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Publication numberUS4739952 A
Publication typeGrant
Application numberUS 06/892,619
Publication dateApr 26, 1988
Filing dateAug 4, 1986
Priority dateAug 4, 1986
Fee statusLapsed
Publication number06892619, 892619, US 4739952 A, US 4739952A, US-A-4739952, US4739952 A, US4739952A
InventorsDaniel N. Giles
Original AssigneeThe United States Of America As Represented By The Secretary Of The Army
Export CitationBiBTeX, EndNote, RefMan
External Links: USPTO, USPTO Assignment, Espacenet
Integral cooling system for high-temperature missile structures
US 4739952 A
Abstract
An integral cooling system for high temperature missile structures which is essentially a passive cooling system integrated into the missile structure. An evaporative material carried in the missile structure is ejected by vapor pressure through openings in the missile's outer skin and cools the missile as it flows along the outer surface thereof.
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Claims(2)
I claim:
1. An integral passive cooling system for high-temperature missiles having inner and outer skins and a truss-core structure dispersed there between and in secured relation therewith, comprising: An evaporative material carried by said missile in said truss-core structure; said outer skin having a plurality of openings therethrough in communication with the atmosphere and said evaporative material for ejecting under pressure said evaporative material therethrough for flow along said outer skin responsive to said missile temperature increasing to a predetermined level, said level being the temperature at which said evaporative material vaporizes thereby producing said pressure; a plug disposed in each of said openings, said plug comprising of an evaporative material and being disposed for vaporization responsive to said temperature reaching said predetermined level; said inner and outer skins being titanium and said core structure being aluminum, said aluminum being brazed to said skins.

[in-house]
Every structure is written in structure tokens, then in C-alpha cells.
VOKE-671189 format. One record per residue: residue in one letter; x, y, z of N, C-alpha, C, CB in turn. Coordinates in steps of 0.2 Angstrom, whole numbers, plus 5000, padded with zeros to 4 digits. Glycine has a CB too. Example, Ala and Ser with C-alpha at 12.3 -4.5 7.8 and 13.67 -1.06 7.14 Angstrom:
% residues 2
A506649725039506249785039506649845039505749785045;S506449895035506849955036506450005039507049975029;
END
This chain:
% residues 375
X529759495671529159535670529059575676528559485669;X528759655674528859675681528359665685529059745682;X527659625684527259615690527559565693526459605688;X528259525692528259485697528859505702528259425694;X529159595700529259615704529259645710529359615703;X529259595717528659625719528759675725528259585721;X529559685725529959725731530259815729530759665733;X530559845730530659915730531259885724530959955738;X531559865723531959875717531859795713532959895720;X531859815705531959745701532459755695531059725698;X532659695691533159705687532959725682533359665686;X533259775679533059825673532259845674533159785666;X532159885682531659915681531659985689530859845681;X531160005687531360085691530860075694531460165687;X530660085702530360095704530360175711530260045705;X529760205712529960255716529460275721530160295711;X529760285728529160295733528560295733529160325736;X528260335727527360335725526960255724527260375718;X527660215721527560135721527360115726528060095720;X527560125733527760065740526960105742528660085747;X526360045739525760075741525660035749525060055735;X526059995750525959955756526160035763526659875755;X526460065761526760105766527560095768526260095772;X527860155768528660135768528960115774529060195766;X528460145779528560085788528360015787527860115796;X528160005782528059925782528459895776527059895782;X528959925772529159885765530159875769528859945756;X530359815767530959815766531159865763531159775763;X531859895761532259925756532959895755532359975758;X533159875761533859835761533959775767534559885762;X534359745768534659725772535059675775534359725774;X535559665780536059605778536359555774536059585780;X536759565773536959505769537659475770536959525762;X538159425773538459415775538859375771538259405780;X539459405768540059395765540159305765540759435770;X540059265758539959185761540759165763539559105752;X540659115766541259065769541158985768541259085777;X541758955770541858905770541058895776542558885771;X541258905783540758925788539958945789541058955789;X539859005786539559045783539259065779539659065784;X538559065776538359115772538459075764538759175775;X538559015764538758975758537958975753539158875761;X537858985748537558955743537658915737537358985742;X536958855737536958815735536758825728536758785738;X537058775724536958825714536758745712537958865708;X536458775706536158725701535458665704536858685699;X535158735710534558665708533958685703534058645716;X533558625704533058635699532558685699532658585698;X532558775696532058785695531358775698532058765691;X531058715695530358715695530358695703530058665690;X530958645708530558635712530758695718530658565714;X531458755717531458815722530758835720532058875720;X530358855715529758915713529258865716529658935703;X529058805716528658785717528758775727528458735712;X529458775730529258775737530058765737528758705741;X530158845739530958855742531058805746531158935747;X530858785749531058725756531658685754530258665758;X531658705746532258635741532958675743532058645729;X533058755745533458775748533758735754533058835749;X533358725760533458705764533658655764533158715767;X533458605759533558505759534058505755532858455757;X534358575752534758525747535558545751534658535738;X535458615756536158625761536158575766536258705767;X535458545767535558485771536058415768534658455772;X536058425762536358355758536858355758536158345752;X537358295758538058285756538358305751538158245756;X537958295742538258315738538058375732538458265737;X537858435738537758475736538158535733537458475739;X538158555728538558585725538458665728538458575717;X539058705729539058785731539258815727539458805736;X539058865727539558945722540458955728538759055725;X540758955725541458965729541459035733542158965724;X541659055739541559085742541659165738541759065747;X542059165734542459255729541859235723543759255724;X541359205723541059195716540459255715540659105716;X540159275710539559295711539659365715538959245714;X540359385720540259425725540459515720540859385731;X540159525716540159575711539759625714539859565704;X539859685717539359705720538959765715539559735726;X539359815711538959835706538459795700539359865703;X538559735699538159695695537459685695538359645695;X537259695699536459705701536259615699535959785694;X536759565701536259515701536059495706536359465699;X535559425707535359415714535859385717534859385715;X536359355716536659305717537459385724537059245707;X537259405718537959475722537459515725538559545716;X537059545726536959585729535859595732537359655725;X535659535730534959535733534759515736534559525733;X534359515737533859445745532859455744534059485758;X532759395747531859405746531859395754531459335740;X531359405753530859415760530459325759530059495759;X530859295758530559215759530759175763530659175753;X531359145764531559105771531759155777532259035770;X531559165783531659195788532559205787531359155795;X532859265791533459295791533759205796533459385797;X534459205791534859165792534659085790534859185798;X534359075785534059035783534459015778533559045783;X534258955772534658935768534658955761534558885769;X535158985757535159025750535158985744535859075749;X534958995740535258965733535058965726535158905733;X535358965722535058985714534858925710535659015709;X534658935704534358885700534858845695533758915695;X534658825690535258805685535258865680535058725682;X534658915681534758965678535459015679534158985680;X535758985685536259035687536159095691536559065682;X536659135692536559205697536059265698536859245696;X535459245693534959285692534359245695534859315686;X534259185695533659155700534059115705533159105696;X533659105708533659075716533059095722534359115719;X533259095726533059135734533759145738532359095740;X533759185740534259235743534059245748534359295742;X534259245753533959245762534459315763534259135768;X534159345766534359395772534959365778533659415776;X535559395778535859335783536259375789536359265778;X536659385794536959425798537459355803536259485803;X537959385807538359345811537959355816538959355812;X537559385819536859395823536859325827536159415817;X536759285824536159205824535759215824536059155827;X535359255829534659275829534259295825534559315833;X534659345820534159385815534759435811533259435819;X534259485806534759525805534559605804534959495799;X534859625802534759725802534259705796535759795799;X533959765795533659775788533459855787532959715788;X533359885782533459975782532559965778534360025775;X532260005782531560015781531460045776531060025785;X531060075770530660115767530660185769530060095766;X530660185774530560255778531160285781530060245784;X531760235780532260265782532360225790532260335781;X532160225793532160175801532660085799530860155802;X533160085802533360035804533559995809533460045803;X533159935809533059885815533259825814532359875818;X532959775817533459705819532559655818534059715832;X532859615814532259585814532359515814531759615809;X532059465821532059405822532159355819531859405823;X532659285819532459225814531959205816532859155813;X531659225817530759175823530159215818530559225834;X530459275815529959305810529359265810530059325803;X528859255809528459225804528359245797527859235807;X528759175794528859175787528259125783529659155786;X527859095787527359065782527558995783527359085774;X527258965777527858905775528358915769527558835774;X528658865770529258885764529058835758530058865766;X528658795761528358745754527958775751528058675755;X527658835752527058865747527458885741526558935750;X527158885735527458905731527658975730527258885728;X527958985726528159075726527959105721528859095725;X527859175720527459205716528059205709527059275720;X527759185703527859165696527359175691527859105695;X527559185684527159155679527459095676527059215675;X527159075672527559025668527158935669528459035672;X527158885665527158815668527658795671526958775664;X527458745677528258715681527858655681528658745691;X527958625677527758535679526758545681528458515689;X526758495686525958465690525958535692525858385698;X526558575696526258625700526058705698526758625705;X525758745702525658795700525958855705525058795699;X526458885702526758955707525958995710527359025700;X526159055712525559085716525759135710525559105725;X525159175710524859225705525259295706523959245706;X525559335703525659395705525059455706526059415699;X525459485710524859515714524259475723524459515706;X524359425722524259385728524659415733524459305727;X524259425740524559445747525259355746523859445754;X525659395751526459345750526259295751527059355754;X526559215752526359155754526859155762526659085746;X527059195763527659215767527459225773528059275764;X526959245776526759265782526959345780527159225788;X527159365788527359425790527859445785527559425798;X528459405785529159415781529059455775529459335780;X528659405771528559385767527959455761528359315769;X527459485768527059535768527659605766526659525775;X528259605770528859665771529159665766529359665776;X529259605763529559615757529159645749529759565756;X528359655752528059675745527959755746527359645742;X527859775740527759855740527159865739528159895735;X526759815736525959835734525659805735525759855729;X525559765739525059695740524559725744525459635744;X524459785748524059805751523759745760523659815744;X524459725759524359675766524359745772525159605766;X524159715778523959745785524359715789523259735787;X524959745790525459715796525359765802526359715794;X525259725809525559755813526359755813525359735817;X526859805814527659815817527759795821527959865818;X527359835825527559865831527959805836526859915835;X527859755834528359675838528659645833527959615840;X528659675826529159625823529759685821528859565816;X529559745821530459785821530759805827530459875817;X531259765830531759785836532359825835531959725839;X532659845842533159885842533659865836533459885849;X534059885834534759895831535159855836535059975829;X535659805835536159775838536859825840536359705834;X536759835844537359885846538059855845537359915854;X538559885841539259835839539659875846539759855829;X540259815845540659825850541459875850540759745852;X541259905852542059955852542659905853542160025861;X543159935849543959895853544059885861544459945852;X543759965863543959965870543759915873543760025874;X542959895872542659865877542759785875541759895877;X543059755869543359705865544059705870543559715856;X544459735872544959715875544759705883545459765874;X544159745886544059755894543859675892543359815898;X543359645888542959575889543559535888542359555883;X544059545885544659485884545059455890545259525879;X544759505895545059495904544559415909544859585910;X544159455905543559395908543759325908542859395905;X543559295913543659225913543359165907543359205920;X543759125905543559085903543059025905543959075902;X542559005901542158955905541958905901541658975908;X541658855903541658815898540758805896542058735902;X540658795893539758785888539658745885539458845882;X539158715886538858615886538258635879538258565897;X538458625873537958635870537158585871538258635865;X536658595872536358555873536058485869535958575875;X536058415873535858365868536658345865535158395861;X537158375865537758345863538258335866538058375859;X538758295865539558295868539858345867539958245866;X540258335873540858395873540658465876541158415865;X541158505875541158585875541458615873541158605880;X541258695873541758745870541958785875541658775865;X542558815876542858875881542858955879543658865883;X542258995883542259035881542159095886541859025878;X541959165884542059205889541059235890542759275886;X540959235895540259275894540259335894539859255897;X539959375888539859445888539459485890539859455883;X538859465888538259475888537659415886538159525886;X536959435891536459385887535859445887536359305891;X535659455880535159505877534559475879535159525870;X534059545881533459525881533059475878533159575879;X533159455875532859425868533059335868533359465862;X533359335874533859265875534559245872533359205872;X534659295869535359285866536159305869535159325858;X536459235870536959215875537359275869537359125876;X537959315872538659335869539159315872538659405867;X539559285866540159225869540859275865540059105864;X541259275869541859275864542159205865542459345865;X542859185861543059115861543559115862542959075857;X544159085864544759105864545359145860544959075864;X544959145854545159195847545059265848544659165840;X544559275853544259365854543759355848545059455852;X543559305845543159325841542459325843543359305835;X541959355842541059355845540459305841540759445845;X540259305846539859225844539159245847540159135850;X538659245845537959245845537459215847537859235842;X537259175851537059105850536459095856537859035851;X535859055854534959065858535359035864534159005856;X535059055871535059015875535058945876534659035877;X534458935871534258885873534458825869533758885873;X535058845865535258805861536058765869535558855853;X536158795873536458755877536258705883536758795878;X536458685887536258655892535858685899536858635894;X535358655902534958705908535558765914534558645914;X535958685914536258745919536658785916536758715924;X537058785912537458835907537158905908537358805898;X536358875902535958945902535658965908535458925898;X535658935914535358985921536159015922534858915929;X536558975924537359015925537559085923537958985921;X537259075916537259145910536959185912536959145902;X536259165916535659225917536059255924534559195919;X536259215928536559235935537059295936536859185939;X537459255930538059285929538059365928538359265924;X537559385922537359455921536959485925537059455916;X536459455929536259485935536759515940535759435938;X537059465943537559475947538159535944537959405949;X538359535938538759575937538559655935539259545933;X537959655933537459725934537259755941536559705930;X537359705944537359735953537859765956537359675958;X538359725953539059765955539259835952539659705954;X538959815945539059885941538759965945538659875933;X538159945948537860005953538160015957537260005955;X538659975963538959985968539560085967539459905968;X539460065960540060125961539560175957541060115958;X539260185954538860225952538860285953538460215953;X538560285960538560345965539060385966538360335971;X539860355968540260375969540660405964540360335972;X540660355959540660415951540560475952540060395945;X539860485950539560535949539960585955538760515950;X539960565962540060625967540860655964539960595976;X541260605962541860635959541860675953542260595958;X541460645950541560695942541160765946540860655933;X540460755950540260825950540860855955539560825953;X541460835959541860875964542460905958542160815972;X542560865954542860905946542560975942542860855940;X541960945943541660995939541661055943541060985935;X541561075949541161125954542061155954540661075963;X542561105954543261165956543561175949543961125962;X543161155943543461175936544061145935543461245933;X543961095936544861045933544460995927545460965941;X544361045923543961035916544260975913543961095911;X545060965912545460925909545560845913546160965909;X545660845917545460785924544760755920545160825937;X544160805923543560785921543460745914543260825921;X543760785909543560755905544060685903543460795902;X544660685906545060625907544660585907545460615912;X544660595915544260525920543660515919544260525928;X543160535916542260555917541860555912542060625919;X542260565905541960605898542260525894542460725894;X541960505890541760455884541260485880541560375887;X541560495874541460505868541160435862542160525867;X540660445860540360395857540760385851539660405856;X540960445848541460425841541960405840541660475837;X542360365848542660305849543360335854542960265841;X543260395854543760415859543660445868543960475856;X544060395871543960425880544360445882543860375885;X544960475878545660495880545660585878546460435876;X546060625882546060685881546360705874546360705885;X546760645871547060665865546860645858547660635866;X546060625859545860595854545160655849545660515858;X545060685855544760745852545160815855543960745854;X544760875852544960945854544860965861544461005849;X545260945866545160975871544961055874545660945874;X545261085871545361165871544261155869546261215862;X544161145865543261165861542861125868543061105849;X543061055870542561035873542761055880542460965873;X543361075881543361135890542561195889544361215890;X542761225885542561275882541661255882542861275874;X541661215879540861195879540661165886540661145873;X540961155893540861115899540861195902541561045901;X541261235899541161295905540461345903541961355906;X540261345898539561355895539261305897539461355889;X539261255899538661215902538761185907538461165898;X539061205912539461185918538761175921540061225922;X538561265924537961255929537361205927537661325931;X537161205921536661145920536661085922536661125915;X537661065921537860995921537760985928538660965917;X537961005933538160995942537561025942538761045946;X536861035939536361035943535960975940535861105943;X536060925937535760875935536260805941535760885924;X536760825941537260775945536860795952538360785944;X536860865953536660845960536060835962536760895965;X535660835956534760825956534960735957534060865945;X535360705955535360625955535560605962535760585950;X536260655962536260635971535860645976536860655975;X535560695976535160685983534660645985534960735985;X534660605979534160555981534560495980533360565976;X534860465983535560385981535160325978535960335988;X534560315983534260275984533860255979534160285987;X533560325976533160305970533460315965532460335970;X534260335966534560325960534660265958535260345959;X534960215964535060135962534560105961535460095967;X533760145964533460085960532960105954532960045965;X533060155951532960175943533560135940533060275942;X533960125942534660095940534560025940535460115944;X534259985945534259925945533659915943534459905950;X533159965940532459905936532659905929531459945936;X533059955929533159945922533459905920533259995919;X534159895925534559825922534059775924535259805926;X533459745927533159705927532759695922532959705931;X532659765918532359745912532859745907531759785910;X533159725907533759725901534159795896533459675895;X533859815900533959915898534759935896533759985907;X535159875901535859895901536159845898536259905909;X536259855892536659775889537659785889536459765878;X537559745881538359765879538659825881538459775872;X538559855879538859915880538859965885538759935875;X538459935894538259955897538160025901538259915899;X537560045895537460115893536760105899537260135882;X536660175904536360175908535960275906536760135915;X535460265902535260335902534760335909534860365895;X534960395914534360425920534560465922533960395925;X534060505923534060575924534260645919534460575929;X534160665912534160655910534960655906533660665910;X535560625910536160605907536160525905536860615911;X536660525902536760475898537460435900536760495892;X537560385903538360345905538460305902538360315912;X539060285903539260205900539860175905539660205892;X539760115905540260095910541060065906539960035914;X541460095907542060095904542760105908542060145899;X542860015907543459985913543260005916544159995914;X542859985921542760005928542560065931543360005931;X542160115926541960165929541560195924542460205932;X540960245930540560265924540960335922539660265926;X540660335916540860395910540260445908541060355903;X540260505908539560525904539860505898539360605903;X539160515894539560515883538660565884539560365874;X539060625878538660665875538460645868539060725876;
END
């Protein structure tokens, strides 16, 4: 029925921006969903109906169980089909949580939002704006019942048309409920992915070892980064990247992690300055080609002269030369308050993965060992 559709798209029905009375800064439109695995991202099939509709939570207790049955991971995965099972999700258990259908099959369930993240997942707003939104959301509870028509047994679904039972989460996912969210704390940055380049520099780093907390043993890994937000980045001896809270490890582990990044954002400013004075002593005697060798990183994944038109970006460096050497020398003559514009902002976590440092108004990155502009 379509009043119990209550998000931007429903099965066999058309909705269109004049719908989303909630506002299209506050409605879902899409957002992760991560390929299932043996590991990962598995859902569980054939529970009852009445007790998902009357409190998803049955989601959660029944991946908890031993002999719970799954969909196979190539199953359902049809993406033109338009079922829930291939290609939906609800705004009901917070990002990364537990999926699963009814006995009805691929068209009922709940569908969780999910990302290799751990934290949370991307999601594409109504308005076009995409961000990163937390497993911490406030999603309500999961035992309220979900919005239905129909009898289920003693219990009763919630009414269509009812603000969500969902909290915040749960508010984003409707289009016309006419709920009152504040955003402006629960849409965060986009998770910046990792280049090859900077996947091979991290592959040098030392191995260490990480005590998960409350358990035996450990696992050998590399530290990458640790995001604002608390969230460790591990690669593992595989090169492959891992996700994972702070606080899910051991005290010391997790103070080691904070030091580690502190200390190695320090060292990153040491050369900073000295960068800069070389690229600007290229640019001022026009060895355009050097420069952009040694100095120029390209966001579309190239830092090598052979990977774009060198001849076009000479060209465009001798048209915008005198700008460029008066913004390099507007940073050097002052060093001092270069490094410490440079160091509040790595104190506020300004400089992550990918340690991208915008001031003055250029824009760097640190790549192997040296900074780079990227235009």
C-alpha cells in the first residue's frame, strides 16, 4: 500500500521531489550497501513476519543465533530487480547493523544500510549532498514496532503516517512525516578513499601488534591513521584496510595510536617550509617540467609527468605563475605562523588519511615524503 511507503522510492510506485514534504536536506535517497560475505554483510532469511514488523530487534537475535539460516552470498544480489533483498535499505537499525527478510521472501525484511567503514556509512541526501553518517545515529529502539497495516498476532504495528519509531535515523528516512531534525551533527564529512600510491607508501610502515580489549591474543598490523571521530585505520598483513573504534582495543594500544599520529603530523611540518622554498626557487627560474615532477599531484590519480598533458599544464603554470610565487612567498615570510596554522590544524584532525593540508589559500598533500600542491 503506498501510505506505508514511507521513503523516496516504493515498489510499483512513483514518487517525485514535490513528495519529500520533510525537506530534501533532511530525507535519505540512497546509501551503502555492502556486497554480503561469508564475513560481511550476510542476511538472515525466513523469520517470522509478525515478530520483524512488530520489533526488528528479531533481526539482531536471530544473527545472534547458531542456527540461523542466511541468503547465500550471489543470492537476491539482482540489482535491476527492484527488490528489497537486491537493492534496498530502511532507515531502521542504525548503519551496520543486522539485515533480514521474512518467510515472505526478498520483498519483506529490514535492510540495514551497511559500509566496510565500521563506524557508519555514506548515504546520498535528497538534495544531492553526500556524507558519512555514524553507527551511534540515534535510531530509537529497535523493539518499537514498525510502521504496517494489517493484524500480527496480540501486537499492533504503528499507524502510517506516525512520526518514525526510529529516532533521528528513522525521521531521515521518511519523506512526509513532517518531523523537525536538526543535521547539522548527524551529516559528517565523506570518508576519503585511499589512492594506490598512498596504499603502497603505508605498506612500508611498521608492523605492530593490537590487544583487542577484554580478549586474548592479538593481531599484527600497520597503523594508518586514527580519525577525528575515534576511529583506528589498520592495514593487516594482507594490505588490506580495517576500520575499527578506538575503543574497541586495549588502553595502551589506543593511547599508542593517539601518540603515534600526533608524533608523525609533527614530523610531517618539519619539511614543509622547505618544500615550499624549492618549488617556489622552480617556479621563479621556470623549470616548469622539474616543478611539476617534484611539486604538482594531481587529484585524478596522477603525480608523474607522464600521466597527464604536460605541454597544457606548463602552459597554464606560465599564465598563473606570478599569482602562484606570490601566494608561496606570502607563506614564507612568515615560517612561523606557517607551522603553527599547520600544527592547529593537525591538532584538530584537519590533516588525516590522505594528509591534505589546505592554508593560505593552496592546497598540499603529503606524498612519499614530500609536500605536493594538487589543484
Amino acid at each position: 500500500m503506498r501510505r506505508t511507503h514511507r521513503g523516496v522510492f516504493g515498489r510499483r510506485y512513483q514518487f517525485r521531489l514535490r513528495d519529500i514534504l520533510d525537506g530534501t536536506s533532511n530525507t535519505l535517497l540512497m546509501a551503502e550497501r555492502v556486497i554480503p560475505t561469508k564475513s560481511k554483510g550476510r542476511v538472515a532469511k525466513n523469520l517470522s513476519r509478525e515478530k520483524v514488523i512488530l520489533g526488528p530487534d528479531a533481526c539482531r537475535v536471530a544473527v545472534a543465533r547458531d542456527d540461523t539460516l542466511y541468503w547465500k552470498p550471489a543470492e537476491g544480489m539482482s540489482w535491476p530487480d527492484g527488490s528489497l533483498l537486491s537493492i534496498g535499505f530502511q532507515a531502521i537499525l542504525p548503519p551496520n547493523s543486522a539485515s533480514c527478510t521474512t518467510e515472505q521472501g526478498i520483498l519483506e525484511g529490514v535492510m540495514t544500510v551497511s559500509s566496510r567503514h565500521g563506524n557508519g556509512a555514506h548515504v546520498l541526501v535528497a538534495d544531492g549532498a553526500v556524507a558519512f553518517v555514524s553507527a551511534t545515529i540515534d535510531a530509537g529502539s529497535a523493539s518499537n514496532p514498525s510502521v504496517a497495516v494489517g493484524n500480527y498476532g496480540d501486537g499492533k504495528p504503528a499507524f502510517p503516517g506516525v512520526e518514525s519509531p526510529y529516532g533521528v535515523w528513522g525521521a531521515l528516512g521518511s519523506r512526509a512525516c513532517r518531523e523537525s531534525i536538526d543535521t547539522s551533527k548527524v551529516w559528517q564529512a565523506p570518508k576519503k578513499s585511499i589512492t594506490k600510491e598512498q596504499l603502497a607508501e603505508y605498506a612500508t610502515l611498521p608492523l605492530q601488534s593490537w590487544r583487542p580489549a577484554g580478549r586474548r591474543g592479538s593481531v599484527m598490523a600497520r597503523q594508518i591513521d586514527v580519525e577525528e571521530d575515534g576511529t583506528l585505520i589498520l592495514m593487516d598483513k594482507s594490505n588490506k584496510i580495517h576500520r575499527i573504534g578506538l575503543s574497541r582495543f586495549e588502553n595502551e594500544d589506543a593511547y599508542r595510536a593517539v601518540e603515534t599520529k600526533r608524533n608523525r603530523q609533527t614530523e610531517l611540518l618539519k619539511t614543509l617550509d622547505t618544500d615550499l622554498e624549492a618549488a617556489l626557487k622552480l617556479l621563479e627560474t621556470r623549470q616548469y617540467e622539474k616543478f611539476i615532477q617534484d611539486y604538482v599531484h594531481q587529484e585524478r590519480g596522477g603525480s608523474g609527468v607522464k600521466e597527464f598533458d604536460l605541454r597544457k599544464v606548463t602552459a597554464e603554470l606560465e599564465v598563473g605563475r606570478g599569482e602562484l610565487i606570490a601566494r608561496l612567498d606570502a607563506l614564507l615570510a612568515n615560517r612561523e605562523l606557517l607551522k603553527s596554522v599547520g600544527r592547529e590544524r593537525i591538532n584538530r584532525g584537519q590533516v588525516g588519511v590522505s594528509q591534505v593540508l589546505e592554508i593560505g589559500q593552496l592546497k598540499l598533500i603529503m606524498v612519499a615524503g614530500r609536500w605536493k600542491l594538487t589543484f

2. A system as in claim 1 wherein said missile includes a window of optically or radar transparent material.
Description
DEDICATORY CLAUSE

The invention described herein was made in the course of or under a contract or subcontract thereunder with the Government and may be manufactured, used, and licensed by or for the Government for governmental purposes without the payment to me of any royalties thereon.

BACKGROUND OF THE INVENTION

Hypersonic missiles operate in an extremely severe thermal environment, with skin temperatures reaching 6000 F. There are no practical insulative materials, much less structural materials, that can survive these temperatures, particularly when combined with aerodynamic erosion. Structure must be protected either with ablative insulation or be cooled.

Certain missile guidance systems utilizing radar or optical sensors require a viewing port or window of some optically or radar transparent material. Ablation products from ablative insulators tend to obscure the sensor's view, and so, such insulators cannot be used ahead of or in the vicinity of such windows. Structure ahead of the window must therefore be cooled. The standard cooling method is to inject a gas under pressure into the flow ahead of the window (film cooling) or to pump it through holes distributed over the skin (transpiration cooling). Both systems require a very large rate of gas flow, a considerable quantity of gas under high pressure, a manifold, and a cooling control system. There are large cost, weight, reliability, and volume penalties associated with these systems.